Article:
It is with great pleasure that I welcome Doug Hanvey from Portland Oregon as a guest author on Pianodao. Doug is a highly qualified and experienced educationalist and teacher of both piano pedagogy and mindfulness. Here he discusses the link between the two…
Guest author and professional visual artist Simon Reich gives his personal perspective…
Being a visual artist myself, I have to reluctantly admit that it’s quite possible that the general populace of the world could live without paintings, sculpture and visual art. But I severely doubt the people on this planet could live without music.
Guest Post by Evelina de Lain
Evelina de Lain writes of her background growing up in the former USSR, the serious injury that stopped her piano playing career in its tracks, her discovery of jazz, and how she finally overcame her injury to become a successful professional pianist with a growing international career…
I am delighted to welcome Karen Marshall, the co-author of the excellent “Get Set! Piano” series and compiler of the ABRSM Encore books, as a regular contributor on the Pianodao site.
In this, Karen’s first post here, she explores the importance of personalised teaching…
Guest Author Mark Polishook takes a look at the benefits of weight-based piano technique, with reference to boxing, martial arts and … cherry tomatoes.
Guest author Simon Reich shares an inspiring personal testimony to the power of music.
With war in Syria, daily muggings, deadlock in the Middle East, domestic violence and escalating racial tensions, we are in desperate need of some good news stories.
Being a creative musician, you may not realize it, but you hold the key to giving the world some peace and inspiration.
As guest author Kevin Pearson explains, learning to play an instrument is believed to make a significant difference to the player’s brain.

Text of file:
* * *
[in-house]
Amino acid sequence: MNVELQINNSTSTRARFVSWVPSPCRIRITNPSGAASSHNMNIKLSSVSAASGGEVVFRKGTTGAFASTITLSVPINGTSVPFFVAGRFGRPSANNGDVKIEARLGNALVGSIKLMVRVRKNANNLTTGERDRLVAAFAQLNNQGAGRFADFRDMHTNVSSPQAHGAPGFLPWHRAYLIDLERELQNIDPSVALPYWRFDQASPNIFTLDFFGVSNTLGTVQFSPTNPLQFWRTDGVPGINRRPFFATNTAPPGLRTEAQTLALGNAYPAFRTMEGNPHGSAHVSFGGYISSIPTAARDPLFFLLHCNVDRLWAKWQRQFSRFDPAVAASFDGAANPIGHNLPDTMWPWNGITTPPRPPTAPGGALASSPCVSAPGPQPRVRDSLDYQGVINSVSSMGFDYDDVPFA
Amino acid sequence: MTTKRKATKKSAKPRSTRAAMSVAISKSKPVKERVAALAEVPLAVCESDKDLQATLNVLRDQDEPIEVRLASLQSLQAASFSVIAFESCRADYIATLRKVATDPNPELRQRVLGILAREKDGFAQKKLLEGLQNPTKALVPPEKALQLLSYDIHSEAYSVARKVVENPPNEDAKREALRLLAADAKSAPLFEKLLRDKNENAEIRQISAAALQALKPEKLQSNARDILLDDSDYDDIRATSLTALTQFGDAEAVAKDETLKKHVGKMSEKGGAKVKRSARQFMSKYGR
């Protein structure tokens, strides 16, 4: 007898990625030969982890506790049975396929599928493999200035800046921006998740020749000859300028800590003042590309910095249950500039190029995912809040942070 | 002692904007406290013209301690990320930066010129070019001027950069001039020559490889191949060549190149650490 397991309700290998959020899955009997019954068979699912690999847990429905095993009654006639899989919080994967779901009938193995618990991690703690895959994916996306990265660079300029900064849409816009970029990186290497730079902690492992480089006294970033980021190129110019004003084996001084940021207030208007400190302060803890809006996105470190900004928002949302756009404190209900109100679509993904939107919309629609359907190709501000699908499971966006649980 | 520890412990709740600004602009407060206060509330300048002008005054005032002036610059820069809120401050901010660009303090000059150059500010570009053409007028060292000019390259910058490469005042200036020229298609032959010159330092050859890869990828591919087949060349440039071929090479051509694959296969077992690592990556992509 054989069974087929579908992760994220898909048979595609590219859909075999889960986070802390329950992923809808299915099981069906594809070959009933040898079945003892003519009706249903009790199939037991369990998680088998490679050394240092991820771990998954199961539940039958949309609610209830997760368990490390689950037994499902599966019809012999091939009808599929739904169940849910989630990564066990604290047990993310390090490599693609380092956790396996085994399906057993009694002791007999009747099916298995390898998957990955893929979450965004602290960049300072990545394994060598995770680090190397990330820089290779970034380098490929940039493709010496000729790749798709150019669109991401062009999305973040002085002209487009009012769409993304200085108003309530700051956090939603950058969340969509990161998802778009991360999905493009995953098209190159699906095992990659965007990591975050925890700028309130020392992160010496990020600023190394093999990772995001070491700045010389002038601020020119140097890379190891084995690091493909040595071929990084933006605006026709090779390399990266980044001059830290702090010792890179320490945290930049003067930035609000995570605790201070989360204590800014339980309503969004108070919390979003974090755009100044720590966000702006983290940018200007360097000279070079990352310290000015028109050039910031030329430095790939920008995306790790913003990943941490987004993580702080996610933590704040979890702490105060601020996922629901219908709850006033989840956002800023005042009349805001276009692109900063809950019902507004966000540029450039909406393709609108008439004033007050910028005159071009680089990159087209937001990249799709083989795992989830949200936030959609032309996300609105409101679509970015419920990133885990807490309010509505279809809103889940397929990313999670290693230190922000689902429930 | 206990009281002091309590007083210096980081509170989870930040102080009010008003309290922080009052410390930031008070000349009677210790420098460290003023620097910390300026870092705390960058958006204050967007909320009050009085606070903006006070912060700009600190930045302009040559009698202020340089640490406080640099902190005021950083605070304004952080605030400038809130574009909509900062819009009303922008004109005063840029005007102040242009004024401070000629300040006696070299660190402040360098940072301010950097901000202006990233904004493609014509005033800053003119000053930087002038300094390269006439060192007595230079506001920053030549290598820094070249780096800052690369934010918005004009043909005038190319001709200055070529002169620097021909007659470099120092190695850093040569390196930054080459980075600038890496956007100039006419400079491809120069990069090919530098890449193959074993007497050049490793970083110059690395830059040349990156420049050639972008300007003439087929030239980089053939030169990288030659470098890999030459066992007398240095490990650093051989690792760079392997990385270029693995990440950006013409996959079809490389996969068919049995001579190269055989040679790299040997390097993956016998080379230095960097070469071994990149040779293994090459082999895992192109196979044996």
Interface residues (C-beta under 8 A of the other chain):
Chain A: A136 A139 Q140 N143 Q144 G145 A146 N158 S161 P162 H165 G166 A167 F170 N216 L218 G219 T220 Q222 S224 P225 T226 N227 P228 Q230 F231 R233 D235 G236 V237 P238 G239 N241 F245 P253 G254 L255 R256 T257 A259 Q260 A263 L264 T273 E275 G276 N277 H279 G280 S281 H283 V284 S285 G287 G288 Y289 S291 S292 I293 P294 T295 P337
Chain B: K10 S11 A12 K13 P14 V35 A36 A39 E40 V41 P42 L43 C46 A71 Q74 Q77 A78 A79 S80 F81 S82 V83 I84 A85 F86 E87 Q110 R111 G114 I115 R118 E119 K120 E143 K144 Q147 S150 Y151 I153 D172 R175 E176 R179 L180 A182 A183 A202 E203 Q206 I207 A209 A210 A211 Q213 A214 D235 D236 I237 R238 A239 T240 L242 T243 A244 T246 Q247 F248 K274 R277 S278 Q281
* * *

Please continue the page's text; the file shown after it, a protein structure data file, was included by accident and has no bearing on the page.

Musicians are truly special in the sense that they need skills that few others do. Because musicians need acute hearing, well-developed senses of pitch, rhythm, dynamics and timing as well as great control of small and large muscles that non-musicians rarely use (“small-muscle athletes” as Frank Wilson described it in his book Tone Deaf and All Thumbs) musicians develop neurological and morphological changes that can be beneficial not only when playing their instrument or listening to music, but also in other aspects of everyday life.
Interview by Guest Writer, Simon Reich
I have always thought that to be a well-regarded teacher in a particular area, you need to know the subject inside and out and be a proficient exponent of the subject and Mark Polishook is definitely one of those.
I am delighted to publish a guest post from Frances Wilson, who blogs as The Cross-Eyed Pianist
Much has been written about the young French pianist Lucas Debargue, a finalist in the 2015 edition of the prestigious International Tchaikovsky Competition. The concept of him being “self-taught” (until relatively recently) has been debated across a number of articles, together with his rather unusual technique (“Scales played with only the thumb and index finger and his pinkie sticking up as daintily as Hyacinth Bucket’s” – The Spectator, 18/7/15) and glorious sound. He’s not out of the traditional mold of the international competition winner (commences piano studies at a young age, undertakes rigorous study with a master teacher and progresses to the “Three C’s” of Conservatoire, Competition and Concerto) – and he didn’t even wear a tie during the final!